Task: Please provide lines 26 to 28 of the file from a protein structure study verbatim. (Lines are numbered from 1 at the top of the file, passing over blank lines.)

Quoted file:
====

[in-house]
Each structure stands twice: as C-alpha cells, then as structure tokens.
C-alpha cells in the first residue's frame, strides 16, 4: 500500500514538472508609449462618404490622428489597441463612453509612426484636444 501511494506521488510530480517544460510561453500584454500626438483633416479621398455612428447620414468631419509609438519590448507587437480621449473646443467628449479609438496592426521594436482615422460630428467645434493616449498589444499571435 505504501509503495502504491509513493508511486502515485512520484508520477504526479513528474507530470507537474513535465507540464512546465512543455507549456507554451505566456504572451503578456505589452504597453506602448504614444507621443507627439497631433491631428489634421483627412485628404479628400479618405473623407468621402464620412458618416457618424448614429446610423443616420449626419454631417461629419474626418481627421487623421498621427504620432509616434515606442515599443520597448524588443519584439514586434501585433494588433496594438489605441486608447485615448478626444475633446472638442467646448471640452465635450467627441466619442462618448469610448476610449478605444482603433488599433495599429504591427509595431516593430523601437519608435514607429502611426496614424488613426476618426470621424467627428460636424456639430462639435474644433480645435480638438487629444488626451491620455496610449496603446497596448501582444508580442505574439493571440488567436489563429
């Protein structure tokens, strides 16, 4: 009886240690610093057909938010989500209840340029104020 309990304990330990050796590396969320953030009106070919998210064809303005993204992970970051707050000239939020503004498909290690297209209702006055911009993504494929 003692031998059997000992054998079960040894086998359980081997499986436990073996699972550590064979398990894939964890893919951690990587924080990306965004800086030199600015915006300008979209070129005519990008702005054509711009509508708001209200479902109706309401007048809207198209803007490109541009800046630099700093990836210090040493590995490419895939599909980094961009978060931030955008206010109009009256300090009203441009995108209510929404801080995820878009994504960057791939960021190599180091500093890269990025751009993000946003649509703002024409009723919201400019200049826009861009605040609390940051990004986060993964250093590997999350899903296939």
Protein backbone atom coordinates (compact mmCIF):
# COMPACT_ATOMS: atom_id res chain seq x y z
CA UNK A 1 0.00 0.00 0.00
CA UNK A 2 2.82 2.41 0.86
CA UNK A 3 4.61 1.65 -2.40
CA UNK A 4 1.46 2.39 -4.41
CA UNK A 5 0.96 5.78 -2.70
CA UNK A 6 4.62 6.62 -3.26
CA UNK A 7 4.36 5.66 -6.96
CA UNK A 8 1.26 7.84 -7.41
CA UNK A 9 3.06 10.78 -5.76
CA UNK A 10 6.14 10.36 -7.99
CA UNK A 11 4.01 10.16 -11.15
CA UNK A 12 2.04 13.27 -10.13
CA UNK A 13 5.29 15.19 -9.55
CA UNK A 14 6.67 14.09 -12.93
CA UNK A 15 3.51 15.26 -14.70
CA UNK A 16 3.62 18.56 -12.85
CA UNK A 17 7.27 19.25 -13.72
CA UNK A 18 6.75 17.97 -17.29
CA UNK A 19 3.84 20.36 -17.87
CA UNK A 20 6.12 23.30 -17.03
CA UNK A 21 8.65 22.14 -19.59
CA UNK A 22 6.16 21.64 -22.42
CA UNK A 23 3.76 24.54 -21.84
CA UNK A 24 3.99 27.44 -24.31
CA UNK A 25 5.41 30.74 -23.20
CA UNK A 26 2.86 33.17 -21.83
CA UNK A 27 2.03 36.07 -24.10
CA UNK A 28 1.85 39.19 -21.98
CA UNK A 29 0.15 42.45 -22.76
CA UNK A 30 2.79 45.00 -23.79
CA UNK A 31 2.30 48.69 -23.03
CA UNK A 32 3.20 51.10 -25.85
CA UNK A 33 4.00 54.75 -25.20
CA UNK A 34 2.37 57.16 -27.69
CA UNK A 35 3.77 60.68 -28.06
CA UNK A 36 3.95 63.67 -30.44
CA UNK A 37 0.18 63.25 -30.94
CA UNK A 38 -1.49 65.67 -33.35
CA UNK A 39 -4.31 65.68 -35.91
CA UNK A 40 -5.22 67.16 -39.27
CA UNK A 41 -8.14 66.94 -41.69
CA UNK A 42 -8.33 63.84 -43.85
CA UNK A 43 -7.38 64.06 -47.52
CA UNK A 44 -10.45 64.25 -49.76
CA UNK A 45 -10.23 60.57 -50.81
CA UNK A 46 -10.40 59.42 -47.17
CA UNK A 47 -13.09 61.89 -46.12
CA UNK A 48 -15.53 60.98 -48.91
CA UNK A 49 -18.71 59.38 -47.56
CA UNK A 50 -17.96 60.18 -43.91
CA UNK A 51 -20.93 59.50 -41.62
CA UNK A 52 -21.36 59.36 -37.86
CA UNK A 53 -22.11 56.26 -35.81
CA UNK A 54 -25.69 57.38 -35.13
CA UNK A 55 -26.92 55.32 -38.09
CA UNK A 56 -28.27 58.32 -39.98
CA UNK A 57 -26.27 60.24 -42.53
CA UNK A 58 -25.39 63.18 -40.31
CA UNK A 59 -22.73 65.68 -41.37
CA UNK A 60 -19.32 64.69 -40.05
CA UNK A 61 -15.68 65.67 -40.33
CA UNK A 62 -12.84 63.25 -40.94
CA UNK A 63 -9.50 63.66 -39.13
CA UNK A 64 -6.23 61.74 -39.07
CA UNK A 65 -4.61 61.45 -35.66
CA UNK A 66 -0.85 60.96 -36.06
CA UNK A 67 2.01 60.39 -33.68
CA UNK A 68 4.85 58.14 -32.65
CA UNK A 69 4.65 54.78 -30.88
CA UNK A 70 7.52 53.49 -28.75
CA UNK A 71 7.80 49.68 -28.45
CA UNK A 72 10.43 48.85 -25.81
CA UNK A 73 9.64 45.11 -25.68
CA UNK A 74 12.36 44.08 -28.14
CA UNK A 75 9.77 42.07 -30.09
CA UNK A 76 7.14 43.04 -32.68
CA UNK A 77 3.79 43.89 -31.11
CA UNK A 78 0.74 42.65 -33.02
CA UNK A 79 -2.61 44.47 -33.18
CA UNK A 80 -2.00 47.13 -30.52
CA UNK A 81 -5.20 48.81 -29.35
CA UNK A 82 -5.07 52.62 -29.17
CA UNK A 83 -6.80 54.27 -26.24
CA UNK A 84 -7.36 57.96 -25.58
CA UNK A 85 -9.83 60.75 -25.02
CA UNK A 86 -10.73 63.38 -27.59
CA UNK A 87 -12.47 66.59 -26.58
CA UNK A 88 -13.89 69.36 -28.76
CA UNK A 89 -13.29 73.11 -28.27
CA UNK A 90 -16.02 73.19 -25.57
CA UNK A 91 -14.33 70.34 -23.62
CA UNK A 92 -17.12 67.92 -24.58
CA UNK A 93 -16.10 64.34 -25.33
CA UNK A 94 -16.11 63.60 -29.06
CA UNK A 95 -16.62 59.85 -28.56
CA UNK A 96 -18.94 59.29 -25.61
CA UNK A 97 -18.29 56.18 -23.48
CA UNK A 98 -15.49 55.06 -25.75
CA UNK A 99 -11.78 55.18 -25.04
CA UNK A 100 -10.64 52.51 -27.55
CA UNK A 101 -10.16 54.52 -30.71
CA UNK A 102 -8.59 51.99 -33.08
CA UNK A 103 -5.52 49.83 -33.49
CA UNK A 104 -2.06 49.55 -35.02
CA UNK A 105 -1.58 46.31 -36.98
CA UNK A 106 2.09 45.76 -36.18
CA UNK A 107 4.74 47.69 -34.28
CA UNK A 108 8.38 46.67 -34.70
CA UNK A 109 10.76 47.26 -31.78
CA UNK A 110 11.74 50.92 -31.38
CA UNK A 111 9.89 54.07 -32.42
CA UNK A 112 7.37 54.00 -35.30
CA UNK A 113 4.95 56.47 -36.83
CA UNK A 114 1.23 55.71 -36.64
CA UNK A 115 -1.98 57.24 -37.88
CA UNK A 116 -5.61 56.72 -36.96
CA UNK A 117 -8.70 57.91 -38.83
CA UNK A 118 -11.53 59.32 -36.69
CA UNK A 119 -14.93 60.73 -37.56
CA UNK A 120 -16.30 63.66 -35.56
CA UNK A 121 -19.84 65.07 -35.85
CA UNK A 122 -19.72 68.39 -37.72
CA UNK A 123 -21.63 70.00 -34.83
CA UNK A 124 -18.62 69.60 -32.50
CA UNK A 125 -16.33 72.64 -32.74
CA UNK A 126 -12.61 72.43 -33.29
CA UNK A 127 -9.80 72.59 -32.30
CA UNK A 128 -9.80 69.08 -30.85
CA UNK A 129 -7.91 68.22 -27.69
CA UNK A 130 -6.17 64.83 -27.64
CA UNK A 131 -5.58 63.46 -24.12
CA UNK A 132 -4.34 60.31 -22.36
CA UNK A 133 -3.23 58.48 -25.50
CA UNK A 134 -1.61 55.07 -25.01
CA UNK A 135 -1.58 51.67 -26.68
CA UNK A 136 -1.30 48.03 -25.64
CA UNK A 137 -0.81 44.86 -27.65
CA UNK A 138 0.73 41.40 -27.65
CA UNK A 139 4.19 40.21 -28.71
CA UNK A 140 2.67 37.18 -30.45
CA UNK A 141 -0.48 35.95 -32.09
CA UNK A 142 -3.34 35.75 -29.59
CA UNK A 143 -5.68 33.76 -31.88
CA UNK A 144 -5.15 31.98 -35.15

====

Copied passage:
CA UNK A 20 6.12 23.30 -17.03
CA UNK A 21 8.65 22.14 -19.59
CA UNK A 22 6.16 21.64 -22.42